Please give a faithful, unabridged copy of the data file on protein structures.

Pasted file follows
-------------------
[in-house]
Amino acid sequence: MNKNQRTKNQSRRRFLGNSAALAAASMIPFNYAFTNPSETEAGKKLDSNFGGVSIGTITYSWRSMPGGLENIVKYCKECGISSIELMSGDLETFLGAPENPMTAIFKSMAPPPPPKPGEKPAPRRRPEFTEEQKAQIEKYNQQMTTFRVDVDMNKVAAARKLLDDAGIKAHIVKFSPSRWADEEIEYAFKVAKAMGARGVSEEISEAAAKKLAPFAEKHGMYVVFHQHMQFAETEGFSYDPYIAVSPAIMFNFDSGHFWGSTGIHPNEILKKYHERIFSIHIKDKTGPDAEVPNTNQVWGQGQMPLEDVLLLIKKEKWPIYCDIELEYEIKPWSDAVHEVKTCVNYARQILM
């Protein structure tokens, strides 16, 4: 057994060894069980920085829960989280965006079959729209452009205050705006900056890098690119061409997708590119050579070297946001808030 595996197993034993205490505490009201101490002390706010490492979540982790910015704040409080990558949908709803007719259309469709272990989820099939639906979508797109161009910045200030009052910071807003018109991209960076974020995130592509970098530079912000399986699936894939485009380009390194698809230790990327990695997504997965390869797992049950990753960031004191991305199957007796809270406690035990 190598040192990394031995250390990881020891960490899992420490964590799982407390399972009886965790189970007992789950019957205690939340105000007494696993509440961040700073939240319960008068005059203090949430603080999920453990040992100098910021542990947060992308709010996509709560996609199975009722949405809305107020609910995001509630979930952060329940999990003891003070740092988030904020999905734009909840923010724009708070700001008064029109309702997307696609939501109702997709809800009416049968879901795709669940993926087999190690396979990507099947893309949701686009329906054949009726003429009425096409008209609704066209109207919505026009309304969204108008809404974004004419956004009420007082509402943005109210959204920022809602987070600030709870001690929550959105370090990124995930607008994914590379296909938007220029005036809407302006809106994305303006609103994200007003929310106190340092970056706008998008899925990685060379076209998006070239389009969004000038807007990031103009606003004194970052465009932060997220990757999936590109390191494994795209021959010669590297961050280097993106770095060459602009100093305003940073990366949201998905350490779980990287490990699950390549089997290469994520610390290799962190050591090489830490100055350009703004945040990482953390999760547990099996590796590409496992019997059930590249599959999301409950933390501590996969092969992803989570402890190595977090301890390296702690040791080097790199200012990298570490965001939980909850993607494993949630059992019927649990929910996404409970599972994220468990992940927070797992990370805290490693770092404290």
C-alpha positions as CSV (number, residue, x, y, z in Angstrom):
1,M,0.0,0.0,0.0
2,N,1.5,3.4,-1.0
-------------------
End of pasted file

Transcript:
[in-house]
Amino acid sequence: MNKNQRTKNQSRRRFLGNSAALAAASMIPFNYAFTNPSETEAGKKLDSNFGGVSIGTITYSWRSMPGGLENIVKYCKECGISSIELMSGDLETFLGAPENPMTAIFKSMAPPPPPKPGEKPAPRRRPEFTEEQKAQIEKYNQQMTTFRVDVDMNKVAAARKLLDDAGIKAHIVKFSPSRWADEEIEYAFKVAKAMGARGVSEEISEAAAKKLAPFAEKHGMYVVFHQHMQFAETEGFSYDPYIAVSPAIMFNFDSGHFWGSTGIHPNEILKKYHERIFSIHIKDKTGPDAEVPNTNQVWGQGQMPLEDVLLLIKKEKWPIYCDIELEYEIKPWSDAVHEVKTCVNYARQILM
């Protein structure tokens, strides 16, 4: 057994060894069980920085829960989280965006079959729209452009205050705006900056890098690119061409997708590119050579070297946001808030 595996197993034993205490505490009201101490002390706010490492979540982790910015704040409080990558949908709803007719259309469709272990989820099939639906979508797109161009910045200030009052910071807003018109991209960076974020995130592509970098530079912000399986699936894939485009380009390194698809230790990327990695997504997965390869797992049950990753960031004191991305199957007796809270406690035990 190598040192990394031995250390990881020891960490899992420490964590799982407390399972009886965790189970007992789950019957205690939340105000007494696993509440961040700073939240319960008068005059203090949430603080999920453990040992100098910021542990947060992308709010996509709560996609199975009722949405809305107020609910995001509630979930952060329940999990003891003070740092988030904020999905734009909840923010724009708070700001008064029109309702997307696609939501109702997709809800009416049968879901795709669940993926087999190690396979990507099947893309949701686009329906054949009726003429009425096409008209609704066209109207919505026009309304969204108008809404974004004419956004009420007082509402943005109210959204920022809602987070600030709870001690929550959105370090990124995930607008994914590379296909938007220029005036809407302006809106994305303006609103994200007003929310106190340092970056706008998008899925990685060379076209998006070239389009969004000038807007990031103009606003004194970052465009932060997220990757999936590109390191494994795209021959010669590297961050280097993106770095060459602009100093305003940073990366949201998905350490779980990287490990699950390549089997290469994520610390290799962190050591090489830490100055350009703004945040990482953390999760547990099996590796590409496992019997059930590249599959999301409950933390501590996969092969992803989570402890190595977090301890390296702690040791080097790199200012990298570490965001939980909850993607494993949630059992019927649990929910996404409970599972994220468990992940927070797992990370805290490693770092404290």
C-alpha positions as CSV (number, residue, x, y, z in Angstrom):
1,M,0.0,0.0,0.0
2,N,1.5,3.4,-1.0